In a conversation the day after Kerry’s departure, Ghani shared his relief over the outcome. The agreement, he said, may have saved one million Afghan lives.

TIME Afghanistan

Gunmen Attack Kabul Airport, Four Militants Killed

Afghan policemen arrive at the site of an attack in Kabul
Afghan policemen arrive at the site of an attack in Kabul on July 17, 2014 Omar Sobhani—Reuters

Taliban spokesman Zabihullah Mujahid, in a call to the Associated Press, claimed responsibility for the attack.

(KABUL, Afghanistan) — Gunmen carried out a pre-dawn rocket attack on Kabul International Airport on Thursday, temporarily shutting down the facility and setting off a gunbattle with security forces in which four attackers were killed, officials said.

The militants occupied two buildings which were under construction some 700 meters (yards) north of the facility, and were using them as a base to direct rockets and gunfire toward the airport and international jet fighters flying over Kabul, said Afghan army Gen. Afzal Aman.

Kabul Police Chief Mohammed Zahir Zahir later said four of the attackers were killed and that the attack was halted without any civilian or police casualties.

The airport was later reopened and operations returned to normal, Zahir said, after security forces inspected the runways for shrapnel and explosives.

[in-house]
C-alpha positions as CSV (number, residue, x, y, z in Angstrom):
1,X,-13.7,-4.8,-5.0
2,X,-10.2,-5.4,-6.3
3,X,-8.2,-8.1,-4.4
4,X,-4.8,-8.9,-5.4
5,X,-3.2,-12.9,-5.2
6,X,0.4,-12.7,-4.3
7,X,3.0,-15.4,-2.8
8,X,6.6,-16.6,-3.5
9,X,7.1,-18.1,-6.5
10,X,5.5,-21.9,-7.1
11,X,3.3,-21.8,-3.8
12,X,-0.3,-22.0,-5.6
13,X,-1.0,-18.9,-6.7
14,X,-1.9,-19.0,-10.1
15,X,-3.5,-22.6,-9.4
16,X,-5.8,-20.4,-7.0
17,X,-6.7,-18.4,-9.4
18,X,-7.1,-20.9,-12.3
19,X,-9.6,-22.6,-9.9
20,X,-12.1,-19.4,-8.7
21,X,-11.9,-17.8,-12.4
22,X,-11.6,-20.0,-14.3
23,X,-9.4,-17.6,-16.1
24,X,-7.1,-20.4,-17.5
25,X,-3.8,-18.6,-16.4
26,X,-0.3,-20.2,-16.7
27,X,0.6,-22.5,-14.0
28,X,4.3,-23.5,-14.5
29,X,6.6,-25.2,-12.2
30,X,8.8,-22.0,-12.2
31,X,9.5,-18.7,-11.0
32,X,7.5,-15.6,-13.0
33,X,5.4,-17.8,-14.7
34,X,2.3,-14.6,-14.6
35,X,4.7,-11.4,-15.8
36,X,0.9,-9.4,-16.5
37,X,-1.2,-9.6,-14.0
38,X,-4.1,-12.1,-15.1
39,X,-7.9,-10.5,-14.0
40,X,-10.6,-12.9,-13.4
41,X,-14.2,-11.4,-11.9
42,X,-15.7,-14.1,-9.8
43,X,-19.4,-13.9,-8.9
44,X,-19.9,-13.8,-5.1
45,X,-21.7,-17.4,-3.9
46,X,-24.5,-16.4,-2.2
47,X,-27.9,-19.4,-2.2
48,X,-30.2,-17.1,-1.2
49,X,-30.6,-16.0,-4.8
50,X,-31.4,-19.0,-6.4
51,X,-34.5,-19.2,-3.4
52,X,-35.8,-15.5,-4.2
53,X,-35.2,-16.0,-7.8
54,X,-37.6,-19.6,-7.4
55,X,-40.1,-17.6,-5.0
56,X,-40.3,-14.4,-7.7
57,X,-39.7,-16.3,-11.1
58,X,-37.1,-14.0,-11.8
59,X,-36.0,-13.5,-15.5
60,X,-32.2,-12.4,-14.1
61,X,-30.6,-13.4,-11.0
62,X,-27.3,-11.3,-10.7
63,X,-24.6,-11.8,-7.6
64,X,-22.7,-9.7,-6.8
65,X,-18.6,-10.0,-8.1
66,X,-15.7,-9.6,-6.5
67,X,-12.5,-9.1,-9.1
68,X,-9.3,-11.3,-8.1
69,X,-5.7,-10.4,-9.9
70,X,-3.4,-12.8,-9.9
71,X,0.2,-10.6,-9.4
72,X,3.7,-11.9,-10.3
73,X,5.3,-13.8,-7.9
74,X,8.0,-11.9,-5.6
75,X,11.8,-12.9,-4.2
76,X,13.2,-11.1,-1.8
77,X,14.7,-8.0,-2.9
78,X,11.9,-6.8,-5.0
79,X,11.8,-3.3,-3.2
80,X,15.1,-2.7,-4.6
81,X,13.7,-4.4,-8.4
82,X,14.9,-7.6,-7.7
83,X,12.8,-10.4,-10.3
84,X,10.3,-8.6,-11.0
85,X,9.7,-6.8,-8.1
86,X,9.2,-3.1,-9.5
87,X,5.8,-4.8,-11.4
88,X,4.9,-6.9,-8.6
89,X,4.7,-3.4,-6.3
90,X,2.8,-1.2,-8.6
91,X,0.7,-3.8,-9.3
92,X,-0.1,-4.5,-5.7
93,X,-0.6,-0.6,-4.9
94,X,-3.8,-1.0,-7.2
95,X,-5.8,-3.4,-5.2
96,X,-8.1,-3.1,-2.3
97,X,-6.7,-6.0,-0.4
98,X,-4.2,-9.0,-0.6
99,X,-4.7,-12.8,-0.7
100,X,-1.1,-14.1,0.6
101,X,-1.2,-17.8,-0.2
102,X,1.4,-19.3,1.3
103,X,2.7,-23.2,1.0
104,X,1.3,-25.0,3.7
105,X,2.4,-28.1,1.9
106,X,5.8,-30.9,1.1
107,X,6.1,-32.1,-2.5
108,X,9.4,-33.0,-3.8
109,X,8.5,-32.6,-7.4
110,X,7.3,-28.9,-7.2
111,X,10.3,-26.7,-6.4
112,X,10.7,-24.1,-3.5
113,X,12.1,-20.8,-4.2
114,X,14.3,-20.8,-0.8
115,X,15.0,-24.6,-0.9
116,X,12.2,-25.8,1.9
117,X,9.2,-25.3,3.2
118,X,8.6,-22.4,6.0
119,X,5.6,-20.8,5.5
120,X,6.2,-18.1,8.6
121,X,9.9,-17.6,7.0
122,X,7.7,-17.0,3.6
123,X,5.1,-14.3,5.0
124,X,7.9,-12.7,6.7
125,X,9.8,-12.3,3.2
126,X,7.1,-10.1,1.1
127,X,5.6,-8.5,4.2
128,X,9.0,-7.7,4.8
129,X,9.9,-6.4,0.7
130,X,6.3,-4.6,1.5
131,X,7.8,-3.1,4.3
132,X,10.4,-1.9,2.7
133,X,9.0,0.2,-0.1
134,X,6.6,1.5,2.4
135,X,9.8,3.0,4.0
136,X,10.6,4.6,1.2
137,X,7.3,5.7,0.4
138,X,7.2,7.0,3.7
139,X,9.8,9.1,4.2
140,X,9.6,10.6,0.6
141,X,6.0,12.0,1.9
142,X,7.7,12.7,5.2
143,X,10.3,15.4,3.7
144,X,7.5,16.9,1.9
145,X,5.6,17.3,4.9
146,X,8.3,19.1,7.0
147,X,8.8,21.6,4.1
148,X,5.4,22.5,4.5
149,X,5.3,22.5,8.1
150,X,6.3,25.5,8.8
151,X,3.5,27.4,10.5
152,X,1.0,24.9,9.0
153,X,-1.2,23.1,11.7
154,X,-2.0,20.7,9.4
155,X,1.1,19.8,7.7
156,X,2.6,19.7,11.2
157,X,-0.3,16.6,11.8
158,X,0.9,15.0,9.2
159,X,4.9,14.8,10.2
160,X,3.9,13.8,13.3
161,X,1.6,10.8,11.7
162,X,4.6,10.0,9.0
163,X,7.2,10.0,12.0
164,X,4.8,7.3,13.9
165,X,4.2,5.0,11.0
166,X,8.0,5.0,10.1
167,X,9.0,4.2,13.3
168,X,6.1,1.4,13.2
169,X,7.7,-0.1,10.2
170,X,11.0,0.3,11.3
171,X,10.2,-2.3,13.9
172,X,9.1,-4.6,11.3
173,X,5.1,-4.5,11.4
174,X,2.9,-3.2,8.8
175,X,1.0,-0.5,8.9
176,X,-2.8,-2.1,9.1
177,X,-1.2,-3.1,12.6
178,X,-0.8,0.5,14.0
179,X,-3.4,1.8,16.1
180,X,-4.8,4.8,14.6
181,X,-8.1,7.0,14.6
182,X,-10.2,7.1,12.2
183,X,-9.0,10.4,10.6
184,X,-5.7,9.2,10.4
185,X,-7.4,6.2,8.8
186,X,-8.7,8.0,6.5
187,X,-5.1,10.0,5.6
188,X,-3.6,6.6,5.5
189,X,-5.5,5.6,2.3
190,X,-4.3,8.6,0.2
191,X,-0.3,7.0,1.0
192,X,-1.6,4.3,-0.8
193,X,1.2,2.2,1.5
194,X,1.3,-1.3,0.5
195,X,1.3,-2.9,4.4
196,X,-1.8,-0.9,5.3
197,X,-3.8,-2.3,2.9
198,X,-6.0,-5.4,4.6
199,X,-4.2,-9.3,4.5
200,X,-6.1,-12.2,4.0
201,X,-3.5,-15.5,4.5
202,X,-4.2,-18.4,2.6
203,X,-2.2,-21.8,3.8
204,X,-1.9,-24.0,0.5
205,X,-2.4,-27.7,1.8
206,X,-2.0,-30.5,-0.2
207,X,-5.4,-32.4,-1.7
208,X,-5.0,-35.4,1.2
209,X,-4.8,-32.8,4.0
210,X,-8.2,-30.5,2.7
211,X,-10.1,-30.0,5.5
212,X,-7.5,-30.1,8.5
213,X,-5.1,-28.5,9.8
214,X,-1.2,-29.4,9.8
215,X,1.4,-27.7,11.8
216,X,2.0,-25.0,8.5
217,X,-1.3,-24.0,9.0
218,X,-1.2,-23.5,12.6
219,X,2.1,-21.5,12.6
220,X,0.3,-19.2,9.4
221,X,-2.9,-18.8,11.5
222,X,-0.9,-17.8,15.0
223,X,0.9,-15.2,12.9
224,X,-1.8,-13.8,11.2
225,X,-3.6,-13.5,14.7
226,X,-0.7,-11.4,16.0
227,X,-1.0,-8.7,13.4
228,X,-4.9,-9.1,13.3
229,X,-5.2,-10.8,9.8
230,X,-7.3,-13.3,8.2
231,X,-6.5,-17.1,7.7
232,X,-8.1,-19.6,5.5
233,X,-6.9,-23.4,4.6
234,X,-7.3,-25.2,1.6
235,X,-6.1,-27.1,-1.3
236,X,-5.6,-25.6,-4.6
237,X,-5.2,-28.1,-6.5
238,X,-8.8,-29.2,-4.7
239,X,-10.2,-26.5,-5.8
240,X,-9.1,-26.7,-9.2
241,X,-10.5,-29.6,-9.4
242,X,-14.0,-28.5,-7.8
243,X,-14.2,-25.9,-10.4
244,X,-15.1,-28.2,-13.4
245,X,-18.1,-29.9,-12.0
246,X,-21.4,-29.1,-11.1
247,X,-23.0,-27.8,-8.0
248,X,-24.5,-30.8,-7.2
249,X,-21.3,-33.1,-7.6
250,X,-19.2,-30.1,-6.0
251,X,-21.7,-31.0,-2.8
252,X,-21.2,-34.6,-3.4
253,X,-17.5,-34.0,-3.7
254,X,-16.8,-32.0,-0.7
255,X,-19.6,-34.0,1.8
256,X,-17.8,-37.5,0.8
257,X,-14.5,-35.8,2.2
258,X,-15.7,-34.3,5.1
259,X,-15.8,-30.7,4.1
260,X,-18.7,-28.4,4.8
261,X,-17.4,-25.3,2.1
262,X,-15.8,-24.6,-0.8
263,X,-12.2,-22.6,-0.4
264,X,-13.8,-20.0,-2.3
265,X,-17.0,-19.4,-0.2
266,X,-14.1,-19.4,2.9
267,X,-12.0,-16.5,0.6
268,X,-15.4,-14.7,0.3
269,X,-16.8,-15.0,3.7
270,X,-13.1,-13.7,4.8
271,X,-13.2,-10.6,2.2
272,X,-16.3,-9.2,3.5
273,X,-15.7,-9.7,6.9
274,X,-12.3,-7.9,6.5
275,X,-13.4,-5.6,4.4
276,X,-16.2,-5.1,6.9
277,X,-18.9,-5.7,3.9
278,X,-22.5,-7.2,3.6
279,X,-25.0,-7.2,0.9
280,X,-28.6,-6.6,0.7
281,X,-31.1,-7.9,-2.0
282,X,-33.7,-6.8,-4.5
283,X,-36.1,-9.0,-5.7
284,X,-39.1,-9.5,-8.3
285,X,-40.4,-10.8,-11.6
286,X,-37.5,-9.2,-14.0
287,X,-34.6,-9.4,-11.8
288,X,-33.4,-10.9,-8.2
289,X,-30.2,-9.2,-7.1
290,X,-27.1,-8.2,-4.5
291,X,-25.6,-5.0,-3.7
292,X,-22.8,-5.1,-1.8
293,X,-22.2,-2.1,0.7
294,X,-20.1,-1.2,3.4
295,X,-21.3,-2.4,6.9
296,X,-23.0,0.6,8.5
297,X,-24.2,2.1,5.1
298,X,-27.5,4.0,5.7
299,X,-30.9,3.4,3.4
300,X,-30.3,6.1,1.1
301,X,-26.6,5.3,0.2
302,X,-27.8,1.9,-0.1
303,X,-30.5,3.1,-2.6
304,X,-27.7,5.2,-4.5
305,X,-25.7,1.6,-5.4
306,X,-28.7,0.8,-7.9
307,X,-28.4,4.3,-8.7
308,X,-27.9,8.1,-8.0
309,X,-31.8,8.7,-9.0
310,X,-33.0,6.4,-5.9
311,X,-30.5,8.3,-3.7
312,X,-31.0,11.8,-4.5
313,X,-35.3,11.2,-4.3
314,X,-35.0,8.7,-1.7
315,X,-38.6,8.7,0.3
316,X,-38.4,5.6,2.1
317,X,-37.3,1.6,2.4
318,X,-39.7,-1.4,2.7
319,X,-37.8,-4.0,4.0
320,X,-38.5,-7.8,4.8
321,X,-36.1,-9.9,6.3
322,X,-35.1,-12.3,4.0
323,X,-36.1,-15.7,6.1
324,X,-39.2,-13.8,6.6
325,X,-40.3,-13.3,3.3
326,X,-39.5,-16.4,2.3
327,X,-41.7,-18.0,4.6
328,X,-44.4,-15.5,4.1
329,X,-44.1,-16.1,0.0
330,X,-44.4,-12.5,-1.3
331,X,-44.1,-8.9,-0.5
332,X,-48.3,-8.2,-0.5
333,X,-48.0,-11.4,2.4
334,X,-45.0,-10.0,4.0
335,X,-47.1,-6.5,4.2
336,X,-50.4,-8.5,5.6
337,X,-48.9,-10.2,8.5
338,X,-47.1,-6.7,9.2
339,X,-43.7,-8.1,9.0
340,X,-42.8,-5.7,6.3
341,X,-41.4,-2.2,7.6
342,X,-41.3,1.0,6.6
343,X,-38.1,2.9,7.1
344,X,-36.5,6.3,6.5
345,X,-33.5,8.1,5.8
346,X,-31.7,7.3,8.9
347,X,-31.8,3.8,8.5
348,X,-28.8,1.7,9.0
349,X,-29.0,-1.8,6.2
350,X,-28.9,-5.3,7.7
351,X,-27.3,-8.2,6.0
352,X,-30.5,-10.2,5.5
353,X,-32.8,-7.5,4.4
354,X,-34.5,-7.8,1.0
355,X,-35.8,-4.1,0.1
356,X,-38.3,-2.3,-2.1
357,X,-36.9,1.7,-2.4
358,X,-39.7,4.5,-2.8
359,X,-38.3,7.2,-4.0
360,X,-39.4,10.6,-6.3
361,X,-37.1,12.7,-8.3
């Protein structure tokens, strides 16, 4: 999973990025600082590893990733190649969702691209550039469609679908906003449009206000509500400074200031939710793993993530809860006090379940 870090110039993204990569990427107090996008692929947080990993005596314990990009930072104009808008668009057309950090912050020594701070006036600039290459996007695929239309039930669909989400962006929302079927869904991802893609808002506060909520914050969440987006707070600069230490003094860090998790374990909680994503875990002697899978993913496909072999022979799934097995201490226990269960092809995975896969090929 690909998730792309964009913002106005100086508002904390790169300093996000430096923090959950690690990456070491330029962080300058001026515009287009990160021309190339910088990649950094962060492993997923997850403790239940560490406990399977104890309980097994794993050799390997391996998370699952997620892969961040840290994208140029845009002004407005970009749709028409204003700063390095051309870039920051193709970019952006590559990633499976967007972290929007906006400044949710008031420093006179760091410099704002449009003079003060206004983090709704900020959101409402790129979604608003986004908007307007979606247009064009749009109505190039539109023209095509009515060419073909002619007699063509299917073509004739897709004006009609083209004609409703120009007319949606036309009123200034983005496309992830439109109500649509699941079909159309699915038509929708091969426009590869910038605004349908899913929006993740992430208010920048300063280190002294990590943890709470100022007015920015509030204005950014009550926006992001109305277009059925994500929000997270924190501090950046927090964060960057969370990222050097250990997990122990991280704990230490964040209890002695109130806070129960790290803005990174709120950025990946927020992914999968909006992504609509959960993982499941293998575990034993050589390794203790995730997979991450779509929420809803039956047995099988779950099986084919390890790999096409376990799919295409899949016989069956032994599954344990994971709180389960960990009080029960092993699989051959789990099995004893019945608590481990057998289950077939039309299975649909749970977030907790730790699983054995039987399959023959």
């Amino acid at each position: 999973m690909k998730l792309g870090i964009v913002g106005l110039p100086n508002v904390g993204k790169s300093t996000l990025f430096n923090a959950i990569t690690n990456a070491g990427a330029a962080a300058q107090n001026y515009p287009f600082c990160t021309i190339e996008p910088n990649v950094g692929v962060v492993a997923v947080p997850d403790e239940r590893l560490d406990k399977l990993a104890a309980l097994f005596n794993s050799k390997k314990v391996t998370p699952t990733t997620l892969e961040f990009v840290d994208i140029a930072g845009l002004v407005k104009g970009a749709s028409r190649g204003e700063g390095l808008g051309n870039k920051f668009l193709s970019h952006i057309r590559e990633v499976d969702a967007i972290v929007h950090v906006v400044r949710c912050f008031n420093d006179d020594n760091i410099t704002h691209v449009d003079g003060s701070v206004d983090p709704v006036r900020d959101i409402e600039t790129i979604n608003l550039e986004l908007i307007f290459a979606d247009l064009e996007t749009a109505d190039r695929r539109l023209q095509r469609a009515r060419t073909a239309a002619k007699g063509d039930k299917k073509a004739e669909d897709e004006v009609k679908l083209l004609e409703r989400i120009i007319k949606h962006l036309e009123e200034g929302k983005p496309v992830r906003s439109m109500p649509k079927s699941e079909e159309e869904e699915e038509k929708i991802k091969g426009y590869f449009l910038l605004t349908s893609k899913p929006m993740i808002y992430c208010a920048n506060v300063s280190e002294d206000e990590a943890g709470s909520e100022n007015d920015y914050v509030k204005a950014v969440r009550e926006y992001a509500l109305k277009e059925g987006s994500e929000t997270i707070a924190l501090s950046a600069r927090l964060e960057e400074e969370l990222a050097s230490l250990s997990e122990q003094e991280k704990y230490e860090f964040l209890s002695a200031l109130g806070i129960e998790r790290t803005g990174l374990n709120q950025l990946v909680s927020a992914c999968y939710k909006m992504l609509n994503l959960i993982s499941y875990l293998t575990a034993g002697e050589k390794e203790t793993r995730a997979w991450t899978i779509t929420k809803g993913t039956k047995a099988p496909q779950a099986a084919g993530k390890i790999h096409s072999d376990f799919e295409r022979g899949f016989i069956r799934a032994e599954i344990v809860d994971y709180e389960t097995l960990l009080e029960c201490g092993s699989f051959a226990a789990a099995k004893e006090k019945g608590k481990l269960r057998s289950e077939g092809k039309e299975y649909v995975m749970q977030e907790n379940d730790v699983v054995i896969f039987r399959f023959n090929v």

The pre-dawn attack comes during a tense time in Afghanistan, as a recount is underway from the disputed second round of a presidential election seen as key to insuring a peaceful transfer of power ahead of the withdrawal of most foreign troops by the end of the year.

Taliban spokesman Zabihullah Mujahid claimed responsibility for the airport attack in a call to The Associated Press.

Aman said several rockets hit the airport but no planes were damaged.

The airport hosts civilian traffic and serves as a base for NATO-led forces that have been fighting the Taliban and other insurgents for more than a decade. Rocket attacks near the airport are not rare, but are not usually this close.

Alarms sounded at the U.S. Embassy in Kabul, as they usually do when there is an attack in the city, as ISAF jet fighters patrolled overhead.

The attack came nearly a week after U.S Secretary of State John Kerry helped broker a deal to carry out a full audit of last month’s presidential runoff following allegations of fraud by supporters of both candidates.

Unofficial and disputed preliminary results showed former Finance Minister Ashraf Ghani Ahmadzai well ahead of his rival, former Foreign Minister Abdullah Abdullah, but Abdullah’s supporters have said that is only because of widespread fraud.